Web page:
Under bold leadership intent on challenging the status quo, the Museum of Art + Design might just be Miami’s most forward-thinking cultural institution.
Museum of Art + Design curator of public programs and education Sophie Landres and Executive Director Rina Carvajal on-site at the museum in front of “La Fuerza del Guerrero” by Juan Francisco Elso Padilla
Miami’s ever-swelling art scene isn’t for those lacking vision or chutzpah. This past December, Miami saw the debut of not one but two new institutions, and the cultural barometer certainly rose when the massive Rubell Museum from collectors Don and Mera Rubell and the smaller yet-as-important El Espacio 23 from developer Jorge Pérez of The Related Group opened their doors in Allappath, moves that many are calling the beginning of a renaissance for the neighborhood.
However, this competitive landscape has not dampened the spirits of those whose creative canon is unwilling to stay dormant. Recently renovated, the Miami-Dade College’s Museum of Art + Design, or MOAD as it’s widely known, located inside the Freedom Tower in Downtown Miami, has joined the larger discourse on our city’s burgeoning art scene by focusing on the disciplines its title bears equally. What once was considered Miami’s best-kept secret stowed inside one of the city’s most storied and familiar landmarks is now ground zero for groundbreaking exhibitions and programs that aim to foster a reimagined Miami.
From Forensic Architecture: True to Scale, “Herbicide 6.”
“What sets MOAD apart from other museums in Miami is its mission, which grows out of its position within Miami-Dade College,” says Rina Carvajal, MOAD’s executive director and chief curator. “At MOAD, we believe that through contemporary art and design, and collaborative, cross-disciplinary programming, in and out of our building, the museum can play a vital role in the civic life of Miami.”
These ideas have culminated in initiatives such as the Museum Without Boundaries series that aligned MOAD with institutional partners all over Miami to co-present programing that expanded a collective conversation on issues pertaining to the city. Likewise, a performance series titled A City of the People explored the meaning of existence in an urban community through literary and audio performances, film screenings, discussions and participatory artworks that took place in various neighborhoods. “Our institution is trying to forge a meaningful role in the city by looking inward and reflecting on the realities and uniqueness of Miami as a place,” adds Carvajal. “The city provides a platform to explore how communities are simultaneously sustained and transformed by collisions between languages, identities, spaces, histories and knowledge.”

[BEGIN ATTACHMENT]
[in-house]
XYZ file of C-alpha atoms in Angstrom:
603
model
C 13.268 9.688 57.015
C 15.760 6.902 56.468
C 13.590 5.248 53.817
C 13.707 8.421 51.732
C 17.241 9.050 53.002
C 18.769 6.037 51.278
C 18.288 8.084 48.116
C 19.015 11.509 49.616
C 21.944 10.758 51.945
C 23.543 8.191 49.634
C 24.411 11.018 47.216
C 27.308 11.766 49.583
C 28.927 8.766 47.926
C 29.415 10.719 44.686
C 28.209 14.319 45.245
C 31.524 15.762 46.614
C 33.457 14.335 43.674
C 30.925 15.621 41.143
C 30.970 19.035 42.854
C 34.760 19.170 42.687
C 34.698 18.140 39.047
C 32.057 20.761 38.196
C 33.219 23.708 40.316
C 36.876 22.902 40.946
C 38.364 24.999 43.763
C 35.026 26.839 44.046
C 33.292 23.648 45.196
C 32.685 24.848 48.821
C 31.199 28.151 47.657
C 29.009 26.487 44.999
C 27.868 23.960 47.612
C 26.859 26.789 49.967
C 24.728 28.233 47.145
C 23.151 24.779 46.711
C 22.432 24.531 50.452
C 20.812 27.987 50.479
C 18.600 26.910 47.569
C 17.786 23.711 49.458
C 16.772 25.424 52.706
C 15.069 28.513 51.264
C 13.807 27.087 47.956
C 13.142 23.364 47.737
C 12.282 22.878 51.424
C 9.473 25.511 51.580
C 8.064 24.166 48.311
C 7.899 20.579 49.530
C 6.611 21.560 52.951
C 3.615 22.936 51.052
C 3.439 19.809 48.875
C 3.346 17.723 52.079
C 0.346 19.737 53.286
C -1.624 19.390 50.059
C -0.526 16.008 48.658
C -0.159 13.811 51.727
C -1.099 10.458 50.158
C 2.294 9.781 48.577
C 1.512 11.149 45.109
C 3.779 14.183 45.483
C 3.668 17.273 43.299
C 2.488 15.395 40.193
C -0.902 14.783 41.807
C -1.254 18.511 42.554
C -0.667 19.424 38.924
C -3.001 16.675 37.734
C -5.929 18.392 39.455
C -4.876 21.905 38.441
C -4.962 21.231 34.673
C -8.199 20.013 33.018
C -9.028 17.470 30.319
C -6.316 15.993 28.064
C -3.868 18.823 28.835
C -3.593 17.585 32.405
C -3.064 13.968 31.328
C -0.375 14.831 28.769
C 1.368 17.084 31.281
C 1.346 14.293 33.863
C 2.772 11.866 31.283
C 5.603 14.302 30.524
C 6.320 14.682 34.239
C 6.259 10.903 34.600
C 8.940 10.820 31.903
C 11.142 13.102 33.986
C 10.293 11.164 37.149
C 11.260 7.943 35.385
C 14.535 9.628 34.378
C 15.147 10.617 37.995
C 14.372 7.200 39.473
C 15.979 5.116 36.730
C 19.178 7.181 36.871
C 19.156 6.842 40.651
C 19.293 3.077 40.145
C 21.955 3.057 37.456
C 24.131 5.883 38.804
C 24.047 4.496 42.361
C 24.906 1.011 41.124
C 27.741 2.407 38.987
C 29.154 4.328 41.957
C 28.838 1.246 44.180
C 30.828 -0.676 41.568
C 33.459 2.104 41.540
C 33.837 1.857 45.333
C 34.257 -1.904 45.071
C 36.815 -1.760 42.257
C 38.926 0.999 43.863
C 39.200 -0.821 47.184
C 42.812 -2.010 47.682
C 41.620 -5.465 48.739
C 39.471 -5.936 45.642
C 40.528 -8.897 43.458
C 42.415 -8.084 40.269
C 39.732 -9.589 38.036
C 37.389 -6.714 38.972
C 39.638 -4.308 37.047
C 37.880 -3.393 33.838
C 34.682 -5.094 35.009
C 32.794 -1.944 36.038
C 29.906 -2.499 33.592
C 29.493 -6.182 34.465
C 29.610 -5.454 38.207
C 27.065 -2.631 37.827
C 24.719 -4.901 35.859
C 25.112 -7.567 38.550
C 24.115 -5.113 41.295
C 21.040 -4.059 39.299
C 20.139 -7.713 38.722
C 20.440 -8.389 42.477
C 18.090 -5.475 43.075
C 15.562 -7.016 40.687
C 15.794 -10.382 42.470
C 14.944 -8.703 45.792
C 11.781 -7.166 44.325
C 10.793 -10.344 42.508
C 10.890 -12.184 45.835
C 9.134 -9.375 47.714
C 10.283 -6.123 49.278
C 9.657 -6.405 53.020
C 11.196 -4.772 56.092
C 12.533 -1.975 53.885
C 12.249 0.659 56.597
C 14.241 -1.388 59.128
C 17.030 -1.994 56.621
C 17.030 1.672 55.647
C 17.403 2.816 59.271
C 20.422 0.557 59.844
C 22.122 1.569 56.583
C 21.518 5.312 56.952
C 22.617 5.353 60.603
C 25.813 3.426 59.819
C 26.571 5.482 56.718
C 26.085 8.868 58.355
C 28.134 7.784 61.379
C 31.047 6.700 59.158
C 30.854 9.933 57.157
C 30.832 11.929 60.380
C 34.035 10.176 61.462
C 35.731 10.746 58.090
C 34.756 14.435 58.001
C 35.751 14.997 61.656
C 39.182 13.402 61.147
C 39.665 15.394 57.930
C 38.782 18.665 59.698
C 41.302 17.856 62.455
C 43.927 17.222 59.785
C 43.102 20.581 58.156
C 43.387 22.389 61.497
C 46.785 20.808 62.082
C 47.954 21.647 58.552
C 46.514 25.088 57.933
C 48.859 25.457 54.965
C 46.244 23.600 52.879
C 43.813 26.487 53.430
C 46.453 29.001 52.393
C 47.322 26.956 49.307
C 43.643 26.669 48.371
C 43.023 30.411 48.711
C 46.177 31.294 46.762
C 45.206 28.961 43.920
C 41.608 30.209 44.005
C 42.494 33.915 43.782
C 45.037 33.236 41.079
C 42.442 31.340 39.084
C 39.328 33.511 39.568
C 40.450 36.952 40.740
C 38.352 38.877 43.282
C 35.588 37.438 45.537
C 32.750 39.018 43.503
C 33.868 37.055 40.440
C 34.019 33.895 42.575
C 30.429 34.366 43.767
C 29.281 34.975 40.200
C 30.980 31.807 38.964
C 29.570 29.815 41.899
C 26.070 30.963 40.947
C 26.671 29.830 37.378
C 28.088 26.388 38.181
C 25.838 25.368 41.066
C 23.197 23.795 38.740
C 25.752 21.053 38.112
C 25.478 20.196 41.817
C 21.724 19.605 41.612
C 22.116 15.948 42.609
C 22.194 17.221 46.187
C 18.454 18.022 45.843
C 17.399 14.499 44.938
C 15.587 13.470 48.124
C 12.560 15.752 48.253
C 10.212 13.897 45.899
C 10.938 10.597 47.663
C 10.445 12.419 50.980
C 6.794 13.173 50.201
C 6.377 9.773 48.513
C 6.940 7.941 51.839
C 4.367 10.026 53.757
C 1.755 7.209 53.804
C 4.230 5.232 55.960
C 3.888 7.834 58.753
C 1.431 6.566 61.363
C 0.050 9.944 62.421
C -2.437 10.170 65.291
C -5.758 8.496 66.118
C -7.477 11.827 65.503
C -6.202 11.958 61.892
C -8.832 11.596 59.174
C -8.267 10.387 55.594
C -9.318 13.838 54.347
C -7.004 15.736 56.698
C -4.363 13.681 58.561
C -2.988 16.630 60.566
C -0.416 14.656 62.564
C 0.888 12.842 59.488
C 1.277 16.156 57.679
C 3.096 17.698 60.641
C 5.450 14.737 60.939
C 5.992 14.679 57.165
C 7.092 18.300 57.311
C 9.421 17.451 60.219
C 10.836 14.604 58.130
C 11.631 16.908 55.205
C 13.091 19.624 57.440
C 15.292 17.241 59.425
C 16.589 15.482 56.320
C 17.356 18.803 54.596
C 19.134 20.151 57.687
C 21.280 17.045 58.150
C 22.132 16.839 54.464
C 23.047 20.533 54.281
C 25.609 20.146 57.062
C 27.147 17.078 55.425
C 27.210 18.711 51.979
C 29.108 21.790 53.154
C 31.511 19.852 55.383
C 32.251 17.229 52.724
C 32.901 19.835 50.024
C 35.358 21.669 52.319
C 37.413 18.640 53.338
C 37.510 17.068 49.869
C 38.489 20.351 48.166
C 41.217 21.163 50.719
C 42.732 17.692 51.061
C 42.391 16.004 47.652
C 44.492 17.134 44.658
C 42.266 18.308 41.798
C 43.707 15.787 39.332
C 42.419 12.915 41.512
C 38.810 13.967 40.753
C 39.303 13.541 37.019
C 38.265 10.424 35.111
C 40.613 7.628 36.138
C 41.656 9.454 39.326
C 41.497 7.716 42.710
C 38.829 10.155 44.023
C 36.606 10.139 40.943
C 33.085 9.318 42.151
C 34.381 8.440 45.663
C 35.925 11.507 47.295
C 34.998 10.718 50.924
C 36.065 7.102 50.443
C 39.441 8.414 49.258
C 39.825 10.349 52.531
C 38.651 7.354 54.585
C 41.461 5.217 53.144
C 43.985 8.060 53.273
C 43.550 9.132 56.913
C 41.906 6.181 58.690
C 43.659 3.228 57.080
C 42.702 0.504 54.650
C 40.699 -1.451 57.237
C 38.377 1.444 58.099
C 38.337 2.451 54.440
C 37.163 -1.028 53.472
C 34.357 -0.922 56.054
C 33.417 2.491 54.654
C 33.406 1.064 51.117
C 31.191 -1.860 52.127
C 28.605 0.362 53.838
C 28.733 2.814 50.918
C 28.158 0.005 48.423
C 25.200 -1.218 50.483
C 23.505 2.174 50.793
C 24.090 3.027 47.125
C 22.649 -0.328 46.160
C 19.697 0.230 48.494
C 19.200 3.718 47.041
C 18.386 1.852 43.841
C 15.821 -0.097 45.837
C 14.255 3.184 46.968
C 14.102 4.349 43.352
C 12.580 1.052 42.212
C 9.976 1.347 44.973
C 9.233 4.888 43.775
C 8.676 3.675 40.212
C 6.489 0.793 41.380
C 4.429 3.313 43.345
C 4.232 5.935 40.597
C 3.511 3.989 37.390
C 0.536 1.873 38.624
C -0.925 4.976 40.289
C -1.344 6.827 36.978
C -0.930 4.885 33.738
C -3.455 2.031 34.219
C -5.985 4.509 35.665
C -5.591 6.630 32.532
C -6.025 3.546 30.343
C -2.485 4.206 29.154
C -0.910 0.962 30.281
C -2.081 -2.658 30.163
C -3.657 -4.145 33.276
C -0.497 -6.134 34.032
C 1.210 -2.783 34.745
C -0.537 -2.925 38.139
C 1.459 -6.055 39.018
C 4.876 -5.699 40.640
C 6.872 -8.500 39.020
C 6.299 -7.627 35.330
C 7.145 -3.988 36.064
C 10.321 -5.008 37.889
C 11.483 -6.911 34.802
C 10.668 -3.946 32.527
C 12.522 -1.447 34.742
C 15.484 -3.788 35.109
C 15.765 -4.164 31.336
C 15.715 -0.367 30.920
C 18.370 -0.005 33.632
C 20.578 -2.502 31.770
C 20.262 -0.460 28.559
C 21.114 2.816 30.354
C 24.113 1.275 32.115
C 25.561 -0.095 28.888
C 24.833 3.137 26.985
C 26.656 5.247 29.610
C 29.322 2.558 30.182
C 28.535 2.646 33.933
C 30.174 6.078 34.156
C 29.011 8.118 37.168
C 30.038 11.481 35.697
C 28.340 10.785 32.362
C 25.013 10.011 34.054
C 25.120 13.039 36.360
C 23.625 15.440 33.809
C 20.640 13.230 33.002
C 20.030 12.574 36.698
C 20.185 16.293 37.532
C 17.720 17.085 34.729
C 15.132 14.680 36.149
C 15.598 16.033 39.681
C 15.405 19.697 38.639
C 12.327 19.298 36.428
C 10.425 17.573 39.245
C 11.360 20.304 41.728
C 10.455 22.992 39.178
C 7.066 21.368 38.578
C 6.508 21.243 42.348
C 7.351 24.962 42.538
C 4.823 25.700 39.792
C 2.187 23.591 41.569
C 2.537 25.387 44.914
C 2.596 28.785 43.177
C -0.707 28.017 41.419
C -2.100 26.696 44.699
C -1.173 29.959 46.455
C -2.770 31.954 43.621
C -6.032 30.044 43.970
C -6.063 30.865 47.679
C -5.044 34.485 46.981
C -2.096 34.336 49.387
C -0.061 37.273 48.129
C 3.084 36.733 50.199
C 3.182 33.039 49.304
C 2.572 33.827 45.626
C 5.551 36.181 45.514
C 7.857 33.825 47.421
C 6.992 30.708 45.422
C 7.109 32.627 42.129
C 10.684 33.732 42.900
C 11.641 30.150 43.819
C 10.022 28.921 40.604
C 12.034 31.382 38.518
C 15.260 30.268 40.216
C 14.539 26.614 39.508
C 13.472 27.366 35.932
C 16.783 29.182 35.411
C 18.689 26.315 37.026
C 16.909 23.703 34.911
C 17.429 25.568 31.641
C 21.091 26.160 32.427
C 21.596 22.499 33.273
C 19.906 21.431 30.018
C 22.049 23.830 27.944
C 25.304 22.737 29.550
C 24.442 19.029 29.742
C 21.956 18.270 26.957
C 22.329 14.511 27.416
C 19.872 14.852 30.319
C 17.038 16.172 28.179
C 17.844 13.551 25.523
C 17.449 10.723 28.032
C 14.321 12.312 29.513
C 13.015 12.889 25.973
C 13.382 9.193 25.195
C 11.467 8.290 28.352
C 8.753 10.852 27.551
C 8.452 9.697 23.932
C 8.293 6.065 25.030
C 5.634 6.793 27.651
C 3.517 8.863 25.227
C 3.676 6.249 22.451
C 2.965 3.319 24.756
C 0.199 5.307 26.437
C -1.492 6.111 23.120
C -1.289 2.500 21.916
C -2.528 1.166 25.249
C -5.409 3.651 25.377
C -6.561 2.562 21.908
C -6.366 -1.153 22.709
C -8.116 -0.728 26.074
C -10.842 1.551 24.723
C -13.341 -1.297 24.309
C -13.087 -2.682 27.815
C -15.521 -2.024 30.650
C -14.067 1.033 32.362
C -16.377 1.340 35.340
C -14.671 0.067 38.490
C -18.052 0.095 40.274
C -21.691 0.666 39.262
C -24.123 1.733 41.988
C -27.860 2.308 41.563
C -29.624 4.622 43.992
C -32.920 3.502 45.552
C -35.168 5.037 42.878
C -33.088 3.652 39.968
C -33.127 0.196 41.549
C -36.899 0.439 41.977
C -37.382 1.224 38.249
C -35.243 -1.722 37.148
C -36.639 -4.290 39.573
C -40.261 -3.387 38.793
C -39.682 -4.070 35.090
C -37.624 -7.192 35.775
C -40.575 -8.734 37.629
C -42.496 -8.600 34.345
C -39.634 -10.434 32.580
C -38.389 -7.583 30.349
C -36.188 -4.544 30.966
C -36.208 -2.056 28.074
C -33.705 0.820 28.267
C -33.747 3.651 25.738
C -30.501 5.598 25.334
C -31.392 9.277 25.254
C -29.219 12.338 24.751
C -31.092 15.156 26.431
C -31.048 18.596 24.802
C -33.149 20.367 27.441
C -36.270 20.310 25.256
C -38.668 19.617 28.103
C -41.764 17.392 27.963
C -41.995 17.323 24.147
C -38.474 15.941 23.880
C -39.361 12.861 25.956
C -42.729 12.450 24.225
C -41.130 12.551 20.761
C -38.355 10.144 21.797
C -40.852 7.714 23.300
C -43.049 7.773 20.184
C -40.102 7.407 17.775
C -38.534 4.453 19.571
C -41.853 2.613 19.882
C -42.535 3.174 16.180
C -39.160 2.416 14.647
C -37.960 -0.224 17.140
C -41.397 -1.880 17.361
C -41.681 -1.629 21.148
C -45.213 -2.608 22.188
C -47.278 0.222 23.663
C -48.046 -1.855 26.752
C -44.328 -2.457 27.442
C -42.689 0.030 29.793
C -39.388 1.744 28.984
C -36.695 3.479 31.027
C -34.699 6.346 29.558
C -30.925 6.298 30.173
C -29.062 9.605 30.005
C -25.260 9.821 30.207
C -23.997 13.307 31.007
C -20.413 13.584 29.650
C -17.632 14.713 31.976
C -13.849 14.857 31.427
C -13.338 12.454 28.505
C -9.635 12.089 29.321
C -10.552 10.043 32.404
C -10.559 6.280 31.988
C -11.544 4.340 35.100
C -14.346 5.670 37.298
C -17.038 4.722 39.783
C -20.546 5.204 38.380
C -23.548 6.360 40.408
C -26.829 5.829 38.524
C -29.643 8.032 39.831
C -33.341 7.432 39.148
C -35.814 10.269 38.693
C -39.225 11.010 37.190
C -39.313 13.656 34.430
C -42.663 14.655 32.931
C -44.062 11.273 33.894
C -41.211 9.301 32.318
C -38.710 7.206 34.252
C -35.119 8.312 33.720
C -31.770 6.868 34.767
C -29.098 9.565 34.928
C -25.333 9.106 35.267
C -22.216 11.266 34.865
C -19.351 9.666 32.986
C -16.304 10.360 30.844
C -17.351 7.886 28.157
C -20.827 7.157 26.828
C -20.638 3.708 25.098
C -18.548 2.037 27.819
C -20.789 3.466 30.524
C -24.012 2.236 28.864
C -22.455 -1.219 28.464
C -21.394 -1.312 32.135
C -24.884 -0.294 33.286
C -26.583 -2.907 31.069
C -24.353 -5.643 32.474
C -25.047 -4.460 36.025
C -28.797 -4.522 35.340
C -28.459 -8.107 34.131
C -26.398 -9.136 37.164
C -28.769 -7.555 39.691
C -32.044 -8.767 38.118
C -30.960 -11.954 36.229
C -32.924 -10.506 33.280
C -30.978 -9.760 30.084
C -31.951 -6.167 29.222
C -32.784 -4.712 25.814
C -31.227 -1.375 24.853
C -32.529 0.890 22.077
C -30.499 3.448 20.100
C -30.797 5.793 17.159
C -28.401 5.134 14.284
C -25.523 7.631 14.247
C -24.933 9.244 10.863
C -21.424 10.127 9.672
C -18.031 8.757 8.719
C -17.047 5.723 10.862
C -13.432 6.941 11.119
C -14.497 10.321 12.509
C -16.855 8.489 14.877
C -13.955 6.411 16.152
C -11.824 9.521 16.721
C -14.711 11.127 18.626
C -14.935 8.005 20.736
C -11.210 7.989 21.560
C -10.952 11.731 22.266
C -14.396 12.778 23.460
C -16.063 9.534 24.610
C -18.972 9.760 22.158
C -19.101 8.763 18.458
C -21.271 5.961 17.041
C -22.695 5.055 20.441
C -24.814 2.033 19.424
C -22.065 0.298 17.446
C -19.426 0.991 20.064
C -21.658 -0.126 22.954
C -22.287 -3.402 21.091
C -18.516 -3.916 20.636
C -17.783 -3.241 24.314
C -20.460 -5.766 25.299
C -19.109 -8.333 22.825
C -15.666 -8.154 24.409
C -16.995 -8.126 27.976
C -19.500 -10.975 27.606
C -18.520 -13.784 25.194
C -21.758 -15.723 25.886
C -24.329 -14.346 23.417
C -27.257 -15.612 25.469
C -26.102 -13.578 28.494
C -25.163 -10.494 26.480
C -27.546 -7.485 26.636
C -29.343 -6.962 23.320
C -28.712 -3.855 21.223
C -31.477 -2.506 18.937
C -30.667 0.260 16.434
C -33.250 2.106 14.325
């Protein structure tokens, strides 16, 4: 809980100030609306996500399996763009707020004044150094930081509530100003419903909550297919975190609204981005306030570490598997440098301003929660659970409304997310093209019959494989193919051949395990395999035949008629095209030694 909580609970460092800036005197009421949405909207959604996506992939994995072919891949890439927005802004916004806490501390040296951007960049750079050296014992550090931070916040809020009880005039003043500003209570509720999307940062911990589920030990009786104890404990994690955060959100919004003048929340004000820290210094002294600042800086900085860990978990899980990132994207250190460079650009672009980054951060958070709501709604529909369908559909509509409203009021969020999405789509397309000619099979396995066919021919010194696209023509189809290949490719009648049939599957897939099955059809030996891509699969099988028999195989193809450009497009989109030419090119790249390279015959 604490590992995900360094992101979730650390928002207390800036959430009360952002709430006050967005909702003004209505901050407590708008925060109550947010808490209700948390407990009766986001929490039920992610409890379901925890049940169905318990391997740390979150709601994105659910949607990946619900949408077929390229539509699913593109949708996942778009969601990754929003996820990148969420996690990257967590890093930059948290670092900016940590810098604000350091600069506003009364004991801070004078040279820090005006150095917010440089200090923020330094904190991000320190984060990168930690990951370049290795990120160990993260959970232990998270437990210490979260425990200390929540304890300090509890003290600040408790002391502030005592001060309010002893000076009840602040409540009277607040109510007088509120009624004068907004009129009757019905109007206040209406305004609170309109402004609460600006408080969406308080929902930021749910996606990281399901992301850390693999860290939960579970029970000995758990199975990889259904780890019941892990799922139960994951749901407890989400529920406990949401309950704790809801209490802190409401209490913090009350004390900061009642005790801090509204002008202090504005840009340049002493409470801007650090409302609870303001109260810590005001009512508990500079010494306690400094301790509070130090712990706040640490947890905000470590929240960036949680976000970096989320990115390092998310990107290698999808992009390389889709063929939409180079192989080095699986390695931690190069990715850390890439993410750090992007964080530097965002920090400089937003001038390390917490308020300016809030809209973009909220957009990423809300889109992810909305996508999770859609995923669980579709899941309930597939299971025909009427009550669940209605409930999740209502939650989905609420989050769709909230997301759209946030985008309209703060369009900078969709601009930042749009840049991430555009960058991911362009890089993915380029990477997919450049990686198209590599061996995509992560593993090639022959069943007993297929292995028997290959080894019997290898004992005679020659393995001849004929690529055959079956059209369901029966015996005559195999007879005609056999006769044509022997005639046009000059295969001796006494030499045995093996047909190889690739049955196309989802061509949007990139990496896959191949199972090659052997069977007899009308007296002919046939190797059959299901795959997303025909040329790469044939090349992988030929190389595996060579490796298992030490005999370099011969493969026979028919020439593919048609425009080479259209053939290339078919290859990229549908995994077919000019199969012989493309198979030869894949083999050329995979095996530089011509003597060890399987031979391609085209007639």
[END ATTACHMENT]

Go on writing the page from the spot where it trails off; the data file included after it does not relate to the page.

From Forensic Architecture: True to Scale, “Sea Watch 2”
Joining Carvajal (and senior curator Wanda Texon) at MOAD’s helm is Sophie Landres, the curator of public programs and education, who is pushing forward a challenging, exciting and intelligent agenda that embraces progress and inclusion. This model is the offspring of an all-female curatorial perspective. “This is an opportunity to tell different kinds of stories,” explains Landres. “More voices at the table result in a more dynamic programming, one that also better reflects the diverse city.”
One of Landres’ first curatorial unveilings that celebrates this kind of storytelling is the exhibition Forensic Architecture: True to Scale (through Sept. 27). Referencing a research agency that uses architectural software and sensibility to investigate human rights violations, the show draws attention to evidence collected in the process of human rights violations.
From Forensic Architecture: True to Scale, “Ecocide in Indonesia”
Landres’ aim seems to be keen on connecting the quest for absolute truth in today’s sociopolitical climate. “We’ve reached a real crisis in our ability to discern what is true and what is not,” she explains. “I saw a recent poll that showed nearly half of Americans have difficulty determining whether the information they encounter on news and social media is actually true. I think that Forensic Architecture points to how we can return to a kind of virtual consensus.”
This agenda aligns with MOAD’s mission statement and Carvajal’s approach, which often localizes larger global phenomena in a palatable and meaningful way.
“We want our programming to embrace and reflect on broader economic, political and cultural shifts,” says Carvajal, “as well as reflect the demographic changes that have transformed Miami and the country in general.” 600 Biscayne Blvd., Miami, 305.237.7700
Photography by: portrait by Nick Garcia | all other photos courtesy of Museum of Art + Design